Editor's Corner: Opinion content is a double-edged sword of responsibility
It's been 12 years since I first sat behind a desk at the Cheney Free Press. I've covered a lot of issues, events and people since and thinking back, some things stick out.
One of those was a conversation I had once with former Cheney boys basketball head coach Dave Baird. The Blackhawks boys and girls teams had traveled to play Mount Spokane and as the boys were in the stands watching the girls' game some of them were reading copies of the latest Free Press issue they had brought along. Several Wildcat players joined them and Baird said they were amazed, and a bit envious, about the local coverage the Cheney players received.
I'm not tooting our horn. We know we don't cover all we should, sometimes mess up what we do and every so often make people mad in the process.
But sometimes I wonder if people on the West Plains realize how lucky they are, what a resource they possess in having a news publication specific to their communities. I fear sometimes people won't realize it until after the newspaper is gone. We're not in danger of this but one can never take continued publication for granted.
One area I think people are missing an opportunity with is the opinion page. I had a call from a reader last Friday who was upset about the column we published by Creators Syndicate writer Roger Simons. I'm afraid I was a little short with her at the time and I apologize for not being more receptive. Please chalk it up to having a bad day at the end of a rough week.
The reader was upset because she felt Simons was advancing lies as fact and that we shouldn't have published the piece because of this. She was concerned some readers would confuse opinion as fact.
I share that same concern. Opinion writing is an important part of newspapers. In fact maintaining an unfettered outlet for the expression of beliefs was probably more of the basis for the First Amendment's prohibition against restricting freedom of the press, the right to publish, than it was actual hard news.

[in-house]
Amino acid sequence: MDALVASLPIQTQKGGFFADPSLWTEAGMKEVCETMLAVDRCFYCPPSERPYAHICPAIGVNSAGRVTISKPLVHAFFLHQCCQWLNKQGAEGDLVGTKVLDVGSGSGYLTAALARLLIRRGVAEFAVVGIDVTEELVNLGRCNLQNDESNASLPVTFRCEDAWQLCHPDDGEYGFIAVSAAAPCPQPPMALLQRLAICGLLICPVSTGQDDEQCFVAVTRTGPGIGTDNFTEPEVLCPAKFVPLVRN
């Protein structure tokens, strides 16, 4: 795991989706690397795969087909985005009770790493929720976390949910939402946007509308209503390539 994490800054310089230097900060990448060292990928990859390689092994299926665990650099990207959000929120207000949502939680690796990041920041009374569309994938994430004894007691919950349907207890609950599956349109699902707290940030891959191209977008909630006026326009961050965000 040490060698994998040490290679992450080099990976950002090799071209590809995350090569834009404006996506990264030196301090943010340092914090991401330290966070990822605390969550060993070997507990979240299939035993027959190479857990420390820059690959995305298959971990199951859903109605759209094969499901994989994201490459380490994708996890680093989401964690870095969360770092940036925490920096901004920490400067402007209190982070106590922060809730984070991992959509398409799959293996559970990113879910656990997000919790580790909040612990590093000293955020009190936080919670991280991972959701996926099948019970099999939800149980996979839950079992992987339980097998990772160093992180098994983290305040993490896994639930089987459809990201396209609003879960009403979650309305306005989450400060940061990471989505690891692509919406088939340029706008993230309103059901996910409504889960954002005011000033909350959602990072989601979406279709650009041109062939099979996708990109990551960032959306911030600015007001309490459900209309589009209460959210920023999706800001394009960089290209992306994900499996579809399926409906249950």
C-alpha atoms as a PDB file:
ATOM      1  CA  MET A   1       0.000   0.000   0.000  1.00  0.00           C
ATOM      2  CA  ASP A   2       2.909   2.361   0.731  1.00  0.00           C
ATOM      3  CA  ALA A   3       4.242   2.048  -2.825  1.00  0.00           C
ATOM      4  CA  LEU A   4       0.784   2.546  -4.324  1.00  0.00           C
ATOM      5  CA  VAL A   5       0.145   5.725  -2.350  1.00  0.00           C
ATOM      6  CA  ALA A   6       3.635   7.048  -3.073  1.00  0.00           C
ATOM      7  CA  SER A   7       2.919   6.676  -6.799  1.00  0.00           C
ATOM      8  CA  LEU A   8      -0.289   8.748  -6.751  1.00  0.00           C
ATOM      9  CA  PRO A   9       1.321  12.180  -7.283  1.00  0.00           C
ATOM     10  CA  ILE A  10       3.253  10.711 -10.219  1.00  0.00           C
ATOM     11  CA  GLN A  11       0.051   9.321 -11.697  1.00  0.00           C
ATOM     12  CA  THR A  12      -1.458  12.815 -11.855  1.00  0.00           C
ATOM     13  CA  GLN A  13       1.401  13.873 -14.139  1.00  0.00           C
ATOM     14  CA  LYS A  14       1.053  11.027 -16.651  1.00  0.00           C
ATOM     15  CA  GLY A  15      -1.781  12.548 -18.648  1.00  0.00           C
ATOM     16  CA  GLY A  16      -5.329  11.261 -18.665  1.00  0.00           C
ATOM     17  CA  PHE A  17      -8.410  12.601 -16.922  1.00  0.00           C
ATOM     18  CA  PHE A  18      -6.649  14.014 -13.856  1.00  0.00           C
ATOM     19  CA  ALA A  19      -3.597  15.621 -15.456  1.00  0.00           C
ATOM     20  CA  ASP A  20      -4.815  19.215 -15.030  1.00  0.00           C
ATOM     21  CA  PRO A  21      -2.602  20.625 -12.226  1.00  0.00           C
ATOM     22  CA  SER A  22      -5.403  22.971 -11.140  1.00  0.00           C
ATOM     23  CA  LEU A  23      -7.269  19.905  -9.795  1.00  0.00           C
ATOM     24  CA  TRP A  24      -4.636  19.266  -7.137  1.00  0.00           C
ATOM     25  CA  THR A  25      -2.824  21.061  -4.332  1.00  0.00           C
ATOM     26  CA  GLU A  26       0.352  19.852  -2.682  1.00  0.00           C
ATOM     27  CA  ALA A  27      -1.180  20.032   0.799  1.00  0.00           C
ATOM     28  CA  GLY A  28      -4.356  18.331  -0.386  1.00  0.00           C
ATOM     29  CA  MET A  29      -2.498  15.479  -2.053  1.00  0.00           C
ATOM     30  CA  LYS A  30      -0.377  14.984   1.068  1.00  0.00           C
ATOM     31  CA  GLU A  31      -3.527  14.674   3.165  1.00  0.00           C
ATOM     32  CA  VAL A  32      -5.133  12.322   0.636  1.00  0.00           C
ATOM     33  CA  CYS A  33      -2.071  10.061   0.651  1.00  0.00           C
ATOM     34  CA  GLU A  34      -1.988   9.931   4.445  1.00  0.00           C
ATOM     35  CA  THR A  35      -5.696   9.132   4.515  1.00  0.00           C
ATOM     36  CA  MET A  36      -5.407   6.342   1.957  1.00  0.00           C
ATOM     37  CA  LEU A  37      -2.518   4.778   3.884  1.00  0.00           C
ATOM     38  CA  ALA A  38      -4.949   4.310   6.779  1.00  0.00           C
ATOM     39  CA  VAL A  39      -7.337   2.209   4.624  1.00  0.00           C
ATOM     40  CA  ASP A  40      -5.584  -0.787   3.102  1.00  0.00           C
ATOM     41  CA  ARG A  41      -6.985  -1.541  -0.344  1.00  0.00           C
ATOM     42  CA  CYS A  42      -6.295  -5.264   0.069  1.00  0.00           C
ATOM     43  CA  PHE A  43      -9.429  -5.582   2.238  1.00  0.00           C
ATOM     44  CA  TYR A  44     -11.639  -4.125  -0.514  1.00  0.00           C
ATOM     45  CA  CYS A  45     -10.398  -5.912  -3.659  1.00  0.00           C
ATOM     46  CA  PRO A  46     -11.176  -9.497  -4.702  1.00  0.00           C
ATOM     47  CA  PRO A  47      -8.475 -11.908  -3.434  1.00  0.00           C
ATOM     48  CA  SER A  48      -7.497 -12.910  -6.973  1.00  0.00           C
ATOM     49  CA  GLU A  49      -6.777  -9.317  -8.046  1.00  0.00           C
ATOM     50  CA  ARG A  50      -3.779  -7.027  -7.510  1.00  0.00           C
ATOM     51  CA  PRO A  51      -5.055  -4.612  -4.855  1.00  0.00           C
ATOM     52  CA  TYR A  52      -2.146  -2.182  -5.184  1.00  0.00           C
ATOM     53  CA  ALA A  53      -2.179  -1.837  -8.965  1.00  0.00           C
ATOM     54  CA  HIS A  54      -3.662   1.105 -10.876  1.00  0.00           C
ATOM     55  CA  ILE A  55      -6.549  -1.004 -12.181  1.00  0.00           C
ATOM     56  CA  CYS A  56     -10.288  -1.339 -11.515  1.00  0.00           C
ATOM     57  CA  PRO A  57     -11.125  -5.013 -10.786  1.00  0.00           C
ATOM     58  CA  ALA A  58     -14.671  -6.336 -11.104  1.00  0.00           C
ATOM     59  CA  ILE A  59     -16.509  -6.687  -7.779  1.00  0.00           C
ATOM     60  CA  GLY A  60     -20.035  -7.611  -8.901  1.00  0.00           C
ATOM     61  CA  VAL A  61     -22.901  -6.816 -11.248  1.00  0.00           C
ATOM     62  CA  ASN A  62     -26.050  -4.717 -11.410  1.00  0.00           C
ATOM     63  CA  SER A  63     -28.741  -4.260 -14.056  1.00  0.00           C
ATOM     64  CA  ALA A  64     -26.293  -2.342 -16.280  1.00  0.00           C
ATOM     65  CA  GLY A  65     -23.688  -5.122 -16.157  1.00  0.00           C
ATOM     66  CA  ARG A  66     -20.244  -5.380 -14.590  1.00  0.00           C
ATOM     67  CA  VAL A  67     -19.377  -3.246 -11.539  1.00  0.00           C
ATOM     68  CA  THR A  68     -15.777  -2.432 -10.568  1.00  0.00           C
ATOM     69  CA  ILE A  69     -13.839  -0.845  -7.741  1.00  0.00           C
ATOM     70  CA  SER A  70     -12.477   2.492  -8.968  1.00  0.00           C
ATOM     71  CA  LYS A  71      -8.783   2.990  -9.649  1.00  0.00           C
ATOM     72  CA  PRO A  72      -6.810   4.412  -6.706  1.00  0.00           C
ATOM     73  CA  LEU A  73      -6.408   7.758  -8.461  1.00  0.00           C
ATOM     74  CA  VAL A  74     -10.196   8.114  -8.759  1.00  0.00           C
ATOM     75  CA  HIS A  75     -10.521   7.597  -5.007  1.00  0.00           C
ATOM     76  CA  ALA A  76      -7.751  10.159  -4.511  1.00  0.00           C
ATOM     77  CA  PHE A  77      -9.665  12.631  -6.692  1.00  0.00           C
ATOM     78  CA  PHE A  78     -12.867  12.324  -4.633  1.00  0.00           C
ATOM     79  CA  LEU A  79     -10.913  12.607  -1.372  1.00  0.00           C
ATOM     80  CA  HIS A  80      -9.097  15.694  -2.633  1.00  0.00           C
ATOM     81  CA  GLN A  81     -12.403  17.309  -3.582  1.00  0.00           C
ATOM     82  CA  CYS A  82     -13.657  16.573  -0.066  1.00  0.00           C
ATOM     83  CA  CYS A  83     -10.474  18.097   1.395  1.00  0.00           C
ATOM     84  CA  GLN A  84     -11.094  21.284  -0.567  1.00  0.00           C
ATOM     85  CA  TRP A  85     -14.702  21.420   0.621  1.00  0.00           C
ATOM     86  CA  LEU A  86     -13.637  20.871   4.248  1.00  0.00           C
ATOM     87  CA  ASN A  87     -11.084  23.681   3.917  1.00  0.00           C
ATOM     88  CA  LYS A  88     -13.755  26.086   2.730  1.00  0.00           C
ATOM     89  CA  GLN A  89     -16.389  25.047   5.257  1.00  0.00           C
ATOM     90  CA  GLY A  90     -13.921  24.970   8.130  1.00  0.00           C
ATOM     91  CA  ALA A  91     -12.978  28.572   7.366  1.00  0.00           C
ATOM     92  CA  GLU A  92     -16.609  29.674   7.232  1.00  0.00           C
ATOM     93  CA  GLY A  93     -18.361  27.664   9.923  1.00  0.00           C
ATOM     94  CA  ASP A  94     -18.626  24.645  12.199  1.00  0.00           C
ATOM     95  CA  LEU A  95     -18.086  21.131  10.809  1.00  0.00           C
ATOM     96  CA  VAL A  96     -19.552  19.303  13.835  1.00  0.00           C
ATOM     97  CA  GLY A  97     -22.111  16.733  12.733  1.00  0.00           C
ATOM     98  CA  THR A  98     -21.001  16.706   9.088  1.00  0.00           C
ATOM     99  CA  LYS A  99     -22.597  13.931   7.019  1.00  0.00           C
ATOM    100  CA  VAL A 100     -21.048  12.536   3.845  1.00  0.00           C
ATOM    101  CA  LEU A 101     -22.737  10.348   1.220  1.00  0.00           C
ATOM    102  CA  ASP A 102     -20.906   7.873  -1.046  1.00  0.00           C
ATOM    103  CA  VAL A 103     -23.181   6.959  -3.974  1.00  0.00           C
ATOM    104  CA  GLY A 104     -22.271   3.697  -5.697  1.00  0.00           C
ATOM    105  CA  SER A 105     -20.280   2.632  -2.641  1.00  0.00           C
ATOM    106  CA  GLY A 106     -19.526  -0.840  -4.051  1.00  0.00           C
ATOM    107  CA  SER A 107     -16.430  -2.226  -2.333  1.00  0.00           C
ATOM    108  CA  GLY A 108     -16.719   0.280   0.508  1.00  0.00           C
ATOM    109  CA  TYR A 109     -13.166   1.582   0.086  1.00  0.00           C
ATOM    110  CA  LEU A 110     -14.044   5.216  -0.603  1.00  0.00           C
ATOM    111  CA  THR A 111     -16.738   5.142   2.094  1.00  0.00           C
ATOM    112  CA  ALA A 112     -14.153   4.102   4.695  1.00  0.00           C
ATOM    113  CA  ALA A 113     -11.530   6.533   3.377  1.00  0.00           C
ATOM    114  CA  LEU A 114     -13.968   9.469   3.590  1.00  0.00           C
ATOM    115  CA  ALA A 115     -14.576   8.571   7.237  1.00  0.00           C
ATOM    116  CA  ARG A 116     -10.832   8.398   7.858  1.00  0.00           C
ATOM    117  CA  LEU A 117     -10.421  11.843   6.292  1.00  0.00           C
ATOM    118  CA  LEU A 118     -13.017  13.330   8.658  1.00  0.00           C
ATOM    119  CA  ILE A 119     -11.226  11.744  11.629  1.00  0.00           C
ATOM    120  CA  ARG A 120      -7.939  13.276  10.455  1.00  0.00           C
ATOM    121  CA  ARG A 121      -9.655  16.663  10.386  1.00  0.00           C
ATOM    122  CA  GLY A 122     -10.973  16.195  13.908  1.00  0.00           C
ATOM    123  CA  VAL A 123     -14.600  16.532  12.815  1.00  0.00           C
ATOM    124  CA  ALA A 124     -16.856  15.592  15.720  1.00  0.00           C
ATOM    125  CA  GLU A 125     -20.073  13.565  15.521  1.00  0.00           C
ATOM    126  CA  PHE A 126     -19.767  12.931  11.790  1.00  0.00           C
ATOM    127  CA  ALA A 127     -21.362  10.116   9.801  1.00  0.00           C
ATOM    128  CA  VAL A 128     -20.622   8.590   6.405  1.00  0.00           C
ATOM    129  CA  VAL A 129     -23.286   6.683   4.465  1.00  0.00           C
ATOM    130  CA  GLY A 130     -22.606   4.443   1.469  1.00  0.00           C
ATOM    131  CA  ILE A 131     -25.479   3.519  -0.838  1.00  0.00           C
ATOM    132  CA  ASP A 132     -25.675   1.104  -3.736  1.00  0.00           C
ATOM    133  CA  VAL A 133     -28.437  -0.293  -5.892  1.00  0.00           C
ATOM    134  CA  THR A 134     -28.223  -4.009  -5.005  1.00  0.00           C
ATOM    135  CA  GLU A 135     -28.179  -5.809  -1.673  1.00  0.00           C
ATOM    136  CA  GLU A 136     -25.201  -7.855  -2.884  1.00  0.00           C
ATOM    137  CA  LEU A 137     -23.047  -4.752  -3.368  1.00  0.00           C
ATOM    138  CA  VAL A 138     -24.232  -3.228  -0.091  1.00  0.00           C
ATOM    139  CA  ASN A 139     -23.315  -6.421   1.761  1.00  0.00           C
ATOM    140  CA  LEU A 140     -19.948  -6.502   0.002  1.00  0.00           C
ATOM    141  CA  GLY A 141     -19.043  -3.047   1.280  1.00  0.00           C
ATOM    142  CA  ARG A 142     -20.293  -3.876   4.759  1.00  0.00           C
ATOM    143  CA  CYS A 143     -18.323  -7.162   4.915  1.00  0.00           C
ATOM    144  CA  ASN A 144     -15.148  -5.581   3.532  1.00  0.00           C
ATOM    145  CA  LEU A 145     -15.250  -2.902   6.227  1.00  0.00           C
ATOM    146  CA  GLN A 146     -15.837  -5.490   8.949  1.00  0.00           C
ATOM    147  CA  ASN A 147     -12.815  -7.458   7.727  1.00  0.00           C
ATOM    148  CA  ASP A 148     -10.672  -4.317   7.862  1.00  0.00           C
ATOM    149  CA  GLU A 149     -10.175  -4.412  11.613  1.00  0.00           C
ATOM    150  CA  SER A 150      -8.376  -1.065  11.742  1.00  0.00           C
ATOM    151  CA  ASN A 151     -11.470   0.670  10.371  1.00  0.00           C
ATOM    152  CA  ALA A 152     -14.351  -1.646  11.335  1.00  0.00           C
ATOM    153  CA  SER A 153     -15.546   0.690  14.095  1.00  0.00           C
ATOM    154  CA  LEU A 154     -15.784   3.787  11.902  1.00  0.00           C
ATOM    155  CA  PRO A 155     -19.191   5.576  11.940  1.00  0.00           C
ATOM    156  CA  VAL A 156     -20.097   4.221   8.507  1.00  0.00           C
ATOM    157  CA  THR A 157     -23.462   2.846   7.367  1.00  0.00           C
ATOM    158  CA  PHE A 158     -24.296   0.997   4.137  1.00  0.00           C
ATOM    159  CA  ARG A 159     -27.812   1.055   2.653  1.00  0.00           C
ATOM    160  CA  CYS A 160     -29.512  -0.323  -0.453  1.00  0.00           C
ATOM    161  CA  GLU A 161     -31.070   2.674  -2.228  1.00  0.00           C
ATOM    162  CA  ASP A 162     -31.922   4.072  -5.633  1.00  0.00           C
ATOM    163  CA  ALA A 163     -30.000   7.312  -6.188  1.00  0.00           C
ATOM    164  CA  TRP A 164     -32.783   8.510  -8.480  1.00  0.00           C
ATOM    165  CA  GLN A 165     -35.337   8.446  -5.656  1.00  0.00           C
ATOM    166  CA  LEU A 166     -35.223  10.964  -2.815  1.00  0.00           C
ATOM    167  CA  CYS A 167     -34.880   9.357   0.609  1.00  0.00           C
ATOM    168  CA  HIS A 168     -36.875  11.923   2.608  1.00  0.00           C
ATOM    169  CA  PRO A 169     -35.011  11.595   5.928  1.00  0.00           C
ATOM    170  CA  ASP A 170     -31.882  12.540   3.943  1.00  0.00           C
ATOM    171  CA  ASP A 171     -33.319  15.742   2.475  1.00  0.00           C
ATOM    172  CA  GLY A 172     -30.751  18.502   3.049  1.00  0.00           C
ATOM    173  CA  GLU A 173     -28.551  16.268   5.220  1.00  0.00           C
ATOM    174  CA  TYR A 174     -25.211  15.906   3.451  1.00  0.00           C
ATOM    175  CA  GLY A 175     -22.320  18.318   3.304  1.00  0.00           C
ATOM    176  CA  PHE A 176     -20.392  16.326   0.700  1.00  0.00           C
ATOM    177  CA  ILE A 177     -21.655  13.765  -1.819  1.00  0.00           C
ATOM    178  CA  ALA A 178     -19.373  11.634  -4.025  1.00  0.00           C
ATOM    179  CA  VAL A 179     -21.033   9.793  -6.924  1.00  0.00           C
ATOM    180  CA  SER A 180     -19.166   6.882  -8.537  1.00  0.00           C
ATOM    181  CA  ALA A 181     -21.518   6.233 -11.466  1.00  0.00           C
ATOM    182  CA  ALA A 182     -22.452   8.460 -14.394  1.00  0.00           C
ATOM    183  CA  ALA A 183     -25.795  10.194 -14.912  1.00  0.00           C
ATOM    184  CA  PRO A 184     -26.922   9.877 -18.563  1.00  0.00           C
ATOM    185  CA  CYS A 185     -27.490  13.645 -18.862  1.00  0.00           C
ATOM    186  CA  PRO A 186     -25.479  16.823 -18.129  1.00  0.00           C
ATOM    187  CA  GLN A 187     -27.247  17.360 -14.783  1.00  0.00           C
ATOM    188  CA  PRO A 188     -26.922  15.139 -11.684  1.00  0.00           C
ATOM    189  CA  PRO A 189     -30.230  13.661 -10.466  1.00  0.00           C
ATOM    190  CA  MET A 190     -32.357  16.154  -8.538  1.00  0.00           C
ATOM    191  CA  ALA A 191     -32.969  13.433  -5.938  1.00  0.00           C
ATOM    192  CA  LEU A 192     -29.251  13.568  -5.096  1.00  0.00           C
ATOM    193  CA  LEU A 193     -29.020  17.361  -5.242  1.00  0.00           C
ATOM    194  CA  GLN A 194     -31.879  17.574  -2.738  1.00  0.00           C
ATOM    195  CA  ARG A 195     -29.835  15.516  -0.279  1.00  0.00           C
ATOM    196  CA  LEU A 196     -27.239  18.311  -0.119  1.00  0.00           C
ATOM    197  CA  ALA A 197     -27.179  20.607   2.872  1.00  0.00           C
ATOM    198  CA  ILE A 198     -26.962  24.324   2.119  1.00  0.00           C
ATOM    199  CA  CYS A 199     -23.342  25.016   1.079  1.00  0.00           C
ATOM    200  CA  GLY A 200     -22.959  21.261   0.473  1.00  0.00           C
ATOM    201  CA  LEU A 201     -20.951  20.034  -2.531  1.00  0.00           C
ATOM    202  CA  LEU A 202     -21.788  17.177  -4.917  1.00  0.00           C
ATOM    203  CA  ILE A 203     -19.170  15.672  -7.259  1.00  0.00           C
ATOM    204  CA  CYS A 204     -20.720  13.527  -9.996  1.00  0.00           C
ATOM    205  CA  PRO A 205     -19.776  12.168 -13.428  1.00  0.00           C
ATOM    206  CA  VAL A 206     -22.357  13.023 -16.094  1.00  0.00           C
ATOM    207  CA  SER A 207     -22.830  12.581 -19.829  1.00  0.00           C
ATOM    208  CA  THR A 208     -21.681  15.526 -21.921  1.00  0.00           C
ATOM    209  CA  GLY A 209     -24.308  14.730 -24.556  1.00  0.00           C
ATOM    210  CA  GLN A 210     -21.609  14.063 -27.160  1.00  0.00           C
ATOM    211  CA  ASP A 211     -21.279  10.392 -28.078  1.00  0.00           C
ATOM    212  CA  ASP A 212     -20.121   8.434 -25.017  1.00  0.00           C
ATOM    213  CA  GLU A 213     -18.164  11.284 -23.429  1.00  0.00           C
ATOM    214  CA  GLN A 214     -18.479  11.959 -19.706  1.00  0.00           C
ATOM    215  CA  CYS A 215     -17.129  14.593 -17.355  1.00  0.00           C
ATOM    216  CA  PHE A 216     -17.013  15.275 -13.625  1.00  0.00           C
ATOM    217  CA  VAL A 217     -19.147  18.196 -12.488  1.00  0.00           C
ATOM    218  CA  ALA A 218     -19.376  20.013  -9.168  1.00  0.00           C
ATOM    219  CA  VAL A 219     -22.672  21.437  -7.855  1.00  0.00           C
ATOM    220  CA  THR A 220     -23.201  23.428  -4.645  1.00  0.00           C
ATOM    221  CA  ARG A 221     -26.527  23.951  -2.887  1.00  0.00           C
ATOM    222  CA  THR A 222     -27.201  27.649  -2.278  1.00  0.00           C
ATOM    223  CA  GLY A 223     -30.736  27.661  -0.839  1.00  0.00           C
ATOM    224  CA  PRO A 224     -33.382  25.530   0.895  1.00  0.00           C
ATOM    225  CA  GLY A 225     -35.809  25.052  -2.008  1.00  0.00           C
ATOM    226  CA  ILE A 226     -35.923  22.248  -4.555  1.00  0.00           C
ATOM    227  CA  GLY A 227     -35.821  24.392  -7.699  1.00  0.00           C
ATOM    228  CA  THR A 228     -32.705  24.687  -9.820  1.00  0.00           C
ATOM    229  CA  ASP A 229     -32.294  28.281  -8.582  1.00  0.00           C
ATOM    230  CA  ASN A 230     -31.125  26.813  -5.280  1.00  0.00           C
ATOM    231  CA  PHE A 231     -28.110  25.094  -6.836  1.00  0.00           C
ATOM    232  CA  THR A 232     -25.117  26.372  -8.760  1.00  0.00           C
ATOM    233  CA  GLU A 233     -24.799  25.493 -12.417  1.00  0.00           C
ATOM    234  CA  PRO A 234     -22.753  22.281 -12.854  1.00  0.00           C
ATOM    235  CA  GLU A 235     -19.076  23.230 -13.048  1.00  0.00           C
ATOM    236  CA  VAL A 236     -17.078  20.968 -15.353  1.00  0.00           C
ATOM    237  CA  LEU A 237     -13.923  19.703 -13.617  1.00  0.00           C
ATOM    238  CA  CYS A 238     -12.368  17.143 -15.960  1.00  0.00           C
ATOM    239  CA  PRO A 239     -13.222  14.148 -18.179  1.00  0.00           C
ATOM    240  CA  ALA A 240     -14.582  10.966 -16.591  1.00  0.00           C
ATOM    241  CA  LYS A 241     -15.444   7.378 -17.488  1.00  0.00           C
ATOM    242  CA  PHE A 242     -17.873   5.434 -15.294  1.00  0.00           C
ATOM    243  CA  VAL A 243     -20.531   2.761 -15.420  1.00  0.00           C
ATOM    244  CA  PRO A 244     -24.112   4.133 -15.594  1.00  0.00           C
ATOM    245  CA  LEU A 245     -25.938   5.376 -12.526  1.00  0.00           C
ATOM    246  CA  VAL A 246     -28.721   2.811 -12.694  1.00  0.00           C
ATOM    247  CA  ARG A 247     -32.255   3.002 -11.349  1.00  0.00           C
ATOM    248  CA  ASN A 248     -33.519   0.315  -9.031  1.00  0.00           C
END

Newspapers have always been the conduit for opinions from both editors and readers. That role has impacted our country's history and it's important it be maintained and practiced – by everyone.
But it does come with some responsibilities. On our side it's important that media outlets keep news and opinion separate, and not let one influence the other.
As readers, your responsibility is to employ healthy skepticism and seek other, hopefully neutral, sources on the same opinion topic.
It is also the responsibility of the reader to respond to an opinion whether you agree or disagree, and to express their opinions on news stories if they have an opinion or know something the writer of the news piece does not.
News is not a spectator sport, and this is where I feel Free Press readers are missing out. Most of the letters we receive are letters of community thanks or praise, and while important, they don't really instill a public dialogue about issues of the day, and to me, a public dialogue about our communities, our county, state and nation is needed.
There are too many editorial gasbags these days, present company included. So I encourage you readers to speak up about issues. I know you have opinions because we get calls, emails and read them in the pages of our daily brethren down the road.
It's not easy to put your opinion on display for all to see. I know, and I would ask for civility in response.
But it is important that your opinion be heard, now while you have the opportunity.